This is a phase where women have to be the epitome of multi tasking. They are a wife, mother, working woman and have to juggle all of these obligations along with the onset of perimenopause. Dr. Pranay says, “Perimenopause may occur as early as the late 30s or early 40s in some cases and last from a few months to five years. Menstrual irregularities, heavy menstruation and genital infections are common causes to visit a gynecologist.”
Besides menopause, women must also be concerned with their susceptibility to breast cancer and ovarian cancer. Dr. Pranay elaborates, “Life may begin at 40, but our bodies have started to age when we reach 50. This is not a disease, but a natural development. Whatever the reason, the fact is that after 50, parts of our bodies start to wear out.” Issues include:
Visible changes: The fat under the skin begins to decrease and oil and sweat glands are less efficient. Collagen and elastin, which keep the skin firm and plump, become less connected. As a result, your skin wrinkles and sags. Other external changes include changes in hair texture and colour, as the sebaceous glands that produce thick hair work less efficiently. Depending on your genes, you may have started to go grey or white as early as your 30s and 40s, but it will almost certainly happen in your 50s. Some women suffer hair loss during menopause.
Internal Changes: Your muscles shrink as you age, having much less mass in your 50s than in your 20s. Tendons and ligaments become less flexible, while cartilage starts to break down. Bones lose density and become more fragile, making falls more dangerous and becoming prone to osteoporosis. The loss of bone density also makes you shrink, losing almost half an inch every 10 years after the age of 40. In their 50s, many women experience menopause, when they stop menstruating and are no longer fertile. This may lead to changes in breast tissue, the bladder and the urethra. Because of the decline in estrogen, women are at greater risk of osteoporosis than men are. During this period, women may gain weight before their weight starts to level out in their 70s.
Dr. Pranay tells us about the important tests:
Mammogram: Every one or two years after 35; every year for all women over 50.
Stool screening: Check for fecal occult blood every three years; after 50, get an annual exam.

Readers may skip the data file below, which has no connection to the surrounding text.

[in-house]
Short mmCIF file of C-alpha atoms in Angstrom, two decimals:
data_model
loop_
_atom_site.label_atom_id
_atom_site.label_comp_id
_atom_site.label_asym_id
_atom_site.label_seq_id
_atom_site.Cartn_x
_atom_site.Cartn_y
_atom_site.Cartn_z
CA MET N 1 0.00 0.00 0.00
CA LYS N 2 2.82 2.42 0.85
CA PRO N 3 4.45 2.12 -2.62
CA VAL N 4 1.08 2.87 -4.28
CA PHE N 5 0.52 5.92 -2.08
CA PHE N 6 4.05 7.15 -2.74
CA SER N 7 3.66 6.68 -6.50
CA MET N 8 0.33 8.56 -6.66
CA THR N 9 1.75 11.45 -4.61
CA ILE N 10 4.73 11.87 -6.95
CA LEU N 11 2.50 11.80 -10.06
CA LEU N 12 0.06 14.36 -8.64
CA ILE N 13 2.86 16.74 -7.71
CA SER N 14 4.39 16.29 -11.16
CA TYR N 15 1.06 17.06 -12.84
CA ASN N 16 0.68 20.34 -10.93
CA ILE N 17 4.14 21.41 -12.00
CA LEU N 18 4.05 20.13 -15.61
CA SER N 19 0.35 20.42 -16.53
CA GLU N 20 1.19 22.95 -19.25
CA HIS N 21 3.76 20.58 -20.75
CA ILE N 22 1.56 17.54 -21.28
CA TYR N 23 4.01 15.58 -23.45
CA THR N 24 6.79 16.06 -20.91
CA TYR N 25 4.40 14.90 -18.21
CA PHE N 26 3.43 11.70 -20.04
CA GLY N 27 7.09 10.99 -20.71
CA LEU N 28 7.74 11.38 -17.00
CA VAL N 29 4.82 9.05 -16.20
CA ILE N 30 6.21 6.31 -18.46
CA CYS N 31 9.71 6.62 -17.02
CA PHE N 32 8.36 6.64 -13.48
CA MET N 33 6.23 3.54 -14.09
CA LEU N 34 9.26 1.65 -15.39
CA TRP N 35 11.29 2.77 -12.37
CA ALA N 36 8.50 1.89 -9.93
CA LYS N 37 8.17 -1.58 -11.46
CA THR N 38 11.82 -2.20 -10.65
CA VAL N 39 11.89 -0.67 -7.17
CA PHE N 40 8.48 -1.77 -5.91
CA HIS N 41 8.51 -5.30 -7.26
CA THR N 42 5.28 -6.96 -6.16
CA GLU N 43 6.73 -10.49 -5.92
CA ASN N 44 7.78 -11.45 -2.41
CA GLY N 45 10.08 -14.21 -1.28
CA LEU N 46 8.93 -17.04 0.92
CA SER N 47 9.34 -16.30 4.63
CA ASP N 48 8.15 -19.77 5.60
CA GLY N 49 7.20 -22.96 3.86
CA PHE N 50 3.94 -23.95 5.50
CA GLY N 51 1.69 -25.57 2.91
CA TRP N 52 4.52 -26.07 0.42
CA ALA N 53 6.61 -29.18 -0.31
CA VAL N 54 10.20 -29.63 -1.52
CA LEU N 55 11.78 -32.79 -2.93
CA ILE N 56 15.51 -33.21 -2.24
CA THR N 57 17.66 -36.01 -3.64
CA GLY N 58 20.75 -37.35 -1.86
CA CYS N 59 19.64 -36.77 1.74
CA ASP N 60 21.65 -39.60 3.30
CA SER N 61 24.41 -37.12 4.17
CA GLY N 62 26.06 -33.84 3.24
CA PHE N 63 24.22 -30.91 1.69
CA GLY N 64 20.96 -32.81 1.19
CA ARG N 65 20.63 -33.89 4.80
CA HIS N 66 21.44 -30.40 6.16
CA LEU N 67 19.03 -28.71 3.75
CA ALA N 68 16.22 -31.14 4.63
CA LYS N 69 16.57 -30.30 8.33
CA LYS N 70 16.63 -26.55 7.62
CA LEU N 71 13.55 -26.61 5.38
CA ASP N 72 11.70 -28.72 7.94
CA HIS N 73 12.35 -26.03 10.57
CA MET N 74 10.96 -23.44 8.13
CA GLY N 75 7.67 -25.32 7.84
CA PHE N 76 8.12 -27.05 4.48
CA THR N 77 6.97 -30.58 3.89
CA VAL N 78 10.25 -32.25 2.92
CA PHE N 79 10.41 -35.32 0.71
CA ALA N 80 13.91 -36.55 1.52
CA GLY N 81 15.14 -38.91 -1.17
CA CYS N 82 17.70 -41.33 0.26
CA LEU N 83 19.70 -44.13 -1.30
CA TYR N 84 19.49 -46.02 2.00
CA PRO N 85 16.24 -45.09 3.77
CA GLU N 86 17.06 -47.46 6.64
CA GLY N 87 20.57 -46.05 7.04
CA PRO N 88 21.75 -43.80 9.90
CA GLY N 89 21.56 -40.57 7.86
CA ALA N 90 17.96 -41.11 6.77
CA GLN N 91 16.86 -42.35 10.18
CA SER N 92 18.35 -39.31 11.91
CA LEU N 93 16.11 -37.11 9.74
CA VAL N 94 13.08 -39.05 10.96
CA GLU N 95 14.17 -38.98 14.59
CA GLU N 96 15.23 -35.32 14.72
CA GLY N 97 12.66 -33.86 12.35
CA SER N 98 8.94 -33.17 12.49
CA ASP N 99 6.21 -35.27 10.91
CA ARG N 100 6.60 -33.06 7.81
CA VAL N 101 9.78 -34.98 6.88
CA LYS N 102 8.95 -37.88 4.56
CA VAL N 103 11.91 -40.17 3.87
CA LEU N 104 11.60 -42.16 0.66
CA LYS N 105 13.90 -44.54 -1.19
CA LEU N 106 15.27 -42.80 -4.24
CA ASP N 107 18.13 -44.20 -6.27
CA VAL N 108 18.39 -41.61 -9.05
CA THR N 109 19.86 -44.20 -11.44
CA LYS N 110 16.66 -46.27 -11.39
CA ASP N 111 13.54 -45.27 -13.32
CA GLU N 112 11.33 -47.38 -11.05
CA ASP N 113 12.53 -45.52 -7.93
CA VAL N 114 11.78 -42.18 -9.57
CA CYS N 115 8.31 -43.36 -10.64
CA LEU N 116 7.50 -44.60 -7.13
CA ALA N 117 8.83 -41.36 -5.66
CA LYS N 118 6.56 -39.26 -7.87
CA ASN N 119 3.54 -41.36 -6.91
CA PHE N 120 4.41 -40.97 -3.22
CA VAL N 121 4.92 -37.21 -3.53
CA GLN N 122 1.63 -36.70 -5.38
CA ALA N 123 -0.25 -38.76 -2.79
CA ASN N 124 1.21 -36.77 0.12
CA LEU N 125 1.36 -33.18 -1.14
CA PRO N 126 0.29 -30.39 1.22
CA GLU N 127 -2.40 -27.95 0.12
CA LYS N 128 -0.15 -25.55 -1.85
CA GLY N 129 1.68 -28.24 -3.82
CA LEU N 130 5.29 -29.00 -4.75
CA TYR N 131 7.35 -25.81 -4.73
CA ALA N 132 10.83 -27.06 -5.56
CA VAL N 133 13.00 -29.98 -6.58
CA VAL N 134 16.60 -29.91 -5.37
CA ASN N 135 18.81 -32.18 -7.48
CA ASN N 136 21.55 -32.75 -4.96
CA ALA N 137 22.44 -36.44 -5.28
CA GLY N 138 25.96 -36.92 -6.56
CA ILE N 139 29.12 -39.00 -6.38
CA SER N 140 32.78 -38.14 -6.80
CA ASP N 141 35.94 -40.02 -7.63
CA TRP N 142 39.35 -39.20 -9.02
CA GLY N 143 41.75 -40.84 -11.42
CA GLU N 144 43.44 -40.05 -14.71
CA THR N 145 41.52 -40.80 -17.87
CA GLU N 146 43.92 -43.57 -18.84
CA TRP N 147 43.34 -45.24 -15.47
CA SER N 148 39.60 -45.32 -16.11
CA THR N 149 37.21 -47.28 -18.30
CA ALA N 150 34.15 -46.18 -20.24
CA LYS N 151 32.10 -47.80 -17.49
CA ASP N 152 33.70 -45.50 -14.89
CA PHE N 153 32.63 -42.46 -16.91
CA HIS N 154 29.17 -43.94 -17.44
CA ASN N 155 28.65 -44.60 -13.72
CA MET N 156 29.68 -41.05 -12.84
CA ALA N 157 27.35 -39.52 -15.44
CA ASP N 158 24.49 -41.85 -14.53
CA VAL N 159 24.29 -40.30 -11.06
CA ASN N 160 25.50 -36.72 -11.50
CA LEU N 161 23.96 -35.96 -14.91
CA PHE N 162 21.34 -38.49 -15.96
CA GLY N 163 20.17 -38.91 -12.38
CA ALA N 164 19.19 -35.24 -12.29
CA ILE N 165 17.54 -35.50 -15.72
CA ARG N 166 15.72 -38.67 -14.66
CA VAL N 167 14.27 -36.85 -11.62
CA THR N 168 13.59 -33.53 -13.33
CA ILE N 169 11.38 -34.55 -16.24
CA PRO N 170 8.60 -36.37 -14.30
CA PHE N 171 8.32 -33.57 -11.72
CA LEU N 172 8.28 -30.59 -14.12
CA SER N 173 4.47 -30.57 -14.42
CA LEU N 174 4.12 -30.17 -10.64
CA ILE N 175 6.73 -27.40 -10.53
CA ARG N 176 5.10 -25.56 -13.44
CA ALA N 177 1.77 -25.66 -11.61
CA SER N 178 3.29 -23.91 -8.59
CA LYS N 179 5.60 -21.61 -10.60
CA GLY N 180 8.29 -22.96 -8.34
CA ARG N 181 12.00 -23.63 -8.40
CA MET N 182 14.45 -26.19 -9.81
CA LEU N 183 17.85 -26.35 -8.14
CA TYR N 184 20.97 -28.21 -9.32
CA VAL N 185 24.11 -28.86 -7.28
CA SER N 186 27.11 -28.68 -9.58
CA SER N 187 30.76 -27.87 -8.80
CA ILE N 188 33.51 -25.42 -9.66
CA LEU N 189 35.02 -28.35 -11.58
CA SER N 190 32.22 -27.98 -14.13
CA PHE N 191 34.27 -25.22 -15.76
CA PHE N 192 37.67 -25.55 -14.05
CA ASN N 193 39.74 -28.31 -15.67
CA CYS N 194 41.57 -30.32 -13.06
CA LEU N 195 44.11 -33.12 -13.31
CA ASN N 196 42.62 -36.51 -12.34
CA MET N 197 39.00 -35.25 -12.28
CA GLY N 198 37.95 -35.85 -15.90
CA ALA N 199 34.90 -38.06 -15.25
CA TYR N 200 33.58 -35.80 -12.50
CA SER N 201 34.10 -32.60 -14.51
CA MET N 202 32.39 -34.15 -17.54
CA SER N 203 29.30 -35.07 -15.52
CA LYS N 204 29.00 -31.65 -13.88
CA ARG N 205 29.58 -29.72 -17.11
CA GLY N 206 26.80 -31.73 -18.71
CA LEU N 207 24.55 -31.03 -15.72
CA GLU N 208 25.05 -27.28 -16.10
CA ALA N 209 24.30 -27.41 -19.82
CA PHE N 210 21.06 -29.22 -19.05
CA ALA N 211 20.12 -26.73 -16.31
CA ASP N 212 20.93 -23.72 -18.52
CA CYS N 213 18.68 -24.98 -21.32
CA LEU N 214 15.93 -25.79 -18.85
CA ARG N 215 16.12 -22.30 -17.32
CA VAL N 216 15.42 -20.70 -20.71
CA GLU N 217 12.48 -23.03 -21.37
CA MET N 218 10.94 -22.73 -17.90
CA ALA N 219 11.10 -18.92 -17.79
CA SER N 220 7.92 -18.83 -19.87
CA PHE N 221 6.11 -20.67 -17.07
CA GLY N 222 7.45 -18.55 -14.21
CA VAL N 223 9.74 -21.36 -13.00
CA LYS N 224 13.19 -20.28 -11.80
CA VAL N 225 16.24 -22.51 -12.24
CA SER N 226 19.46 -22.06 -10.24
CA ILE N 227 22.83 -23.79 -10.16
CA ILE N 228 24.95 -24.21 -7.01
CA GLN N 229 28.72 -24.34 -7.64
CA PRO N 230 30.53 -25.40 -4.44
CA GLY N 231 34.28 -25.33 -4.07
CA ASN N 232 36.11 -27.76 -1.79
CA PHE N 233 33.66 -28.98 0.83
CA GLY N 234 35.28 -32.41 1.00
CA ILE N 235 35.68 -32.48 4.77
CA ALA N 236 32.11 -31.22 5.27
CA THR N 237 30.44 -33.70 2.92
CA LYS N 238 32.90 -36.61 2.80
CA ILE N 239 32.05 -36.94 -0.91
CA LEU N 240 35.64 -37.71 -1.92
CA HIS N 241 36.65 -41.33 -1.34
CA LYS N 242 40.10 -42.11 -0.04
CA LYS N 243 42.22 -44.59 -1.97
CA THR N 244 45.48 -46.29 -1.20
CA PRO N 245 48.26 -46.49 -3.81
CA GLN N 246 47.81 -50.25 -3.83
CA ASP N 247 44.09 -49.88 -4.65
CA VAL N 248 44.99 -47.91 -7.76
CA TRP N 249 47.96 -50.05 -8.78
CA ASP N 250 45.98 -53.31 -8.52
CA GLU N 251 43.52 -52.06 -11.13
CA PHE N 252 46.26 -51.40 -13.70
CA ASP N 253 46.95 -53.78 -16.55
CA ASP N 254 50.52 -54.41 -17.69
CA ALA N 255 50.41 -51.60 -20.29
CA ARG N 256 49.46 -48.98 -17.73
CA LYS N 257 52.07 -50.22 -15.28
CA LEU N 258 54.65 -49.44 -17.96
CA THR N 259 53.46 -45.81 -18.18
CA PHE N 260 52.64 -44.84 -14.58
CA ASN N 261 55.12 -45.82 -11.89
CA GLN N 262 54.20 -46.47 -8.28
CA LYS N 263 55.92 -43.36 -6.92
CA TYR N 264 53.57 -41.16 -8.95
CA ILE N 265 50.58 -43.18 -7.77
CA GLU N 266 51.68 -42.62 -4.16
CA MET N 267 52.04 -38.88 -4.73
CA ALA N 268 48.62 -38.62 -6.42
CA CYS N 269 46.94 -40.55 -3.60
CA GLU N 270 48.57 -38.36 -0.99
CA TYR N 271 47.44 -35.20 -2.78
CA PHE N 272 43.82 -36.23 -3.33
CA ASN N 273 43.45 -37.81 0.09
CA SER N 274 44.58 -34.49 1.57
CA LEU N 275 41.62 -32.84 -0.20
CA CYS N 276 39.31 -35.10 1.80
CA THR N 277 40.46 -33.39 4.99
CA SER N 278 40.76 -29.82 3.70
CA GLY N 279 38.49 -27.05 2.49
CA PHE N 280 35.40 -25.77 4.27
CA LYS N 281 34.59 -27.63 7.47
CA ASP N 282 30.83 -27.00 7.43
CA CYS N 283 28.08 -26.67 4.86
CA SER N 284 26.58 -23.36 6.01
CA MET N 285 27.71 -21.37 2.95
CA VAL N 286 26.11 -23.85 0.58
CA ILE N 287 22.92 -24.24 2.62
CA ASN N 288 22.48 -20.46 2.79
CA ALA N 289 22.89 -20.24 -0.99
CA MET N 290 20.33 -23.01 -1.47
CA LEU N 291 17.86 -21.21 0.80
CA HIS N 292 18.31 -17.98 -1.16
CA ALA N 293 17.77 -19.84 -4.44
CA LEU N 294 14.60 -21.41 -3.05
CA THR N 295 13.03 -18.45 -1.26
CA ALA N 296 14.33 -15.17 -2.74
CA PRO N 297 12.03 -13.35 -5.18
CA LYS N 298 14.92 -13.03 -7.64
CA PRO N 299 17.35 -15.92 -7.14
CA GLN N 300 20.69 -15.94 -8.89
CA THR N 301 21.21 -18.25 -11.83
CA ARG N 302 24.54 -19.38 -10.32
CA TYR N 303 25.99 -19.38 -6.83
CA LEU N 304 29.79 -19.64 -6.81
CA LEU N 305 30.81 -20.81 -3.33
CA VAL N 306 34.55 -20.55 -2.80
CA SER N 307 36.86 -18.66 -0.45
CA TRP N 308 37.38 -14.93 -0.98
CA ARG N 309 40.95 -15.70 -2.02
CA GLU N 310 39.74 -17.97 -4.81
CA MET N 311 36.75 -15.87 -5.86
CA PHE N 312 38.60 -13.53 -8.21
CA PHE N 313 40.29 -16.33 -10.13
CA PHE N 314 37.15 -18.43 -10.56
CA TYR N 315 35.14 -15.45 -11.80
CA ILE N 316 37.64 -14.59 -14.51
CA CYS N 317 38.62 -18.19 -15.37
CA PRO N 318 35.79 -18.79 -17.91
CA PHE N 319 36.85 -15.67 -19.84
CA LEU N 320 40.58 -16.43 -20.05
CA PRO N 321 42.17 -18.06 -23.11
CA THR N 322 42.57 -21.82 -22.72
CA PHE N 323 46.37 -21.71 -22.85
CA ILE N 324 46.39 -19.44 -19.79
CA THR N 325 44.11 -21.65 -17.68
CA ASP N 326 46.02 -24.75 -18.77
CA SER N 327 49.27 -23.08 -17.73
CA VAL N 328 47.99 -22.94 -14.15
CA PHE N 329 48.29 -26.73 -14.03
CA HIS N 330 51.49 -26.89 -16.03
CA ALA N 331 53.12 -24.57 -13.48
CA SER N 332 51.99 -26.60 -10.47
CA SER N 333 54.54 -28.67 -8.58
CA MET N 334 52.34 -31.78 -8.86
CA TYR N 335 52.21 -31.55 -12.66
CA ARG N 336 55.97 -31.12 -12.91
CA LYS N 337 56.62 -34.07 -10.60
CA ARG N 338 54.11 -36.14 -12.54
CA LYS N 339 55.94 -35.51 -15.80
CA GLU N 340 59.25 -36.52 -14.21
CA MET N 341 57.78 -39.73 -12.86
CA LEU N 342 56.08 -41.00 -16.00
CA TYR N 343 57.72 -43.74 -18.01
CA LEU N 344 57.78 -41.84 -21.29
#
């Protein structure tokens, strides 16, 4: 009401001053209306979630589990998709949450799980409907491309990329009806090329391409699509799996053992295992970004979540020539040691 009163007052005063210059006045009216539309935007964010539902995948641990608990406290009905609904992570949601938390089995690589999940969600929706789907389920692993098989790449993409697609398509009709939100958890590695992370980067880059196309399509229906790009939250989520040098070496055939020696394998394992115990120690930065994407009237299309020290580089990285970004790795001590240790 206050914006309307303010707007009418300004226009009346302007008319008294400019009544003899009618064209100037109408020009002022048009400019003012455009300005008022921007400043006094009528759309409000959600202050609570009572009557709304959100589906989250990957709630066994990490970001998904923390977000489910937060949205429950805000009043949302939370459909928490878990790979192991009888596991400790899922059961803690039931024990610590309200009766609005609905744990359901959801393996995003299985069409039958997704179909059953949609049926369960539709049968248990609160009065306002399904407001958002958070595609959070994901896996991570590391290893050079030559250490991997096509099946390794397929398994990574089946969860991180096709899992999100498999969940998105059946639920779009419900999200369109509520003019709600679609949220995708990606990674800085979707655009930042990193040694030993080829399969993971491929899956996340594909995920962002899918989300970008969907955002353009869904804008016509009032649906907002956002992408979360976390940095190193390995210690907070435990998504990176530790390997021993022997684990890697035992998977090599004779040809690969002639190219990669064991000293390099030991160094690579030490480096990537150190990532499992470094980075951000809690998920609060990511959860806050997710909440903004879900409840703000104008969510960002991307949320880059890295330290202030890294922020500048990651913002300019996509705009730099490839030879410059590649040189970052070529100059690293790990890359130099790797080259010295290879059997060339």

Electrocardiogram: An ECG when you’re 45-years-old to check the health of your heart.
Pap smear: Ever year, even after menopause or hysterectomy.
Bloodwork: Every five years.
Physical: Every one to three years.
Bone density baseline: Menopausal women should consider a baseline if considering or taking hormone replacement or corticosteroids, or there is a fractured vertebrae.
Eye exam: Every five years; after 50, every four years, including a glaucoma screen.
Old Age (70+)
According to Dr. Manjiri, as a woman approaches her 70s, she may lose her appetite as her metabolism slows down. So, keep taking a multivitamin and calcium supplement to combat loss of muscle strength and bone density. She adds, “Stay active. Skin begins to change as cells in the top layer become irregular. Precancerous lesions and pigment changes (liver spots) may begin to appear, with skin getting thinner and wrinkled.” This is also a time when hair starts thinning, body hair gets darker or thicker, hair may start appearing on the face and chin and sexual interest might diminish.
Apart from CBC, vitamins B12 and D and calcium, Dr. Pranay tells us what tests you need to undergo after the age of 70:
Blood Pressure: Get tested at least every two years, but once a year if you have blood pressure between 120/80 and 139/89.
Osteoporosis: Once a year.
Breast cancer: Get screened every two years.
Cholesterol test: Regularity depends on levels.
Colorectal cancer: At least once after 75.
Diabetes screening: If your blood pressure is higher than 135/80 or if you take medicine for high blood pressure.
Dr. Pranay Shah, a consultant gynecologist and endoscopist from Nova Speciality Surgery, gives us some startling statistics for teenage girls in the country:
- 45% are malnourished and anemic and in bigger cities, 5-10% are obese.
- 15% have had sex, but are not currently sexually active and 25% are sexually active, but lack information and skill for protection.
- 50% of girls in India have had a child before they’re 20 and 10% have PCOD.
“At any age, especially when you hit 20s-30s, it is necessary to check the female hormone profile which will show the PCOS -Polycystic Ovary Syndrome, which can cause excess body weight, acne and severe hair fall, and is very common these days. The tests will be available at any lab, but you can take them only after consulting your doctor. You have to take calcium, B3 and B12 which eventually contributes to good health and good looks.”
— Dr. Rashmi Shetty
“In postmenopausal life, health checks for heart disease, osteoporosis and cancer need to be done, including emotional issues, owing to loss of a loved one or bereavement. This is because women statistically outlive men.”
— Dr. Mukesh Batra, founder and CMD of Dr Batra’s
“Metabolism begins to slow down in the 30s, as lean muscle tissue in the body decreases and fat increases. Women need to start exercising now as it will become easier to put on weight. While women in their 30s are still young, they may start to see wrinkles as the rate of facial skin-cell renewal slows down.”
— Dr. Manjiri Patankar-Puranik, Founder of InstaSculpt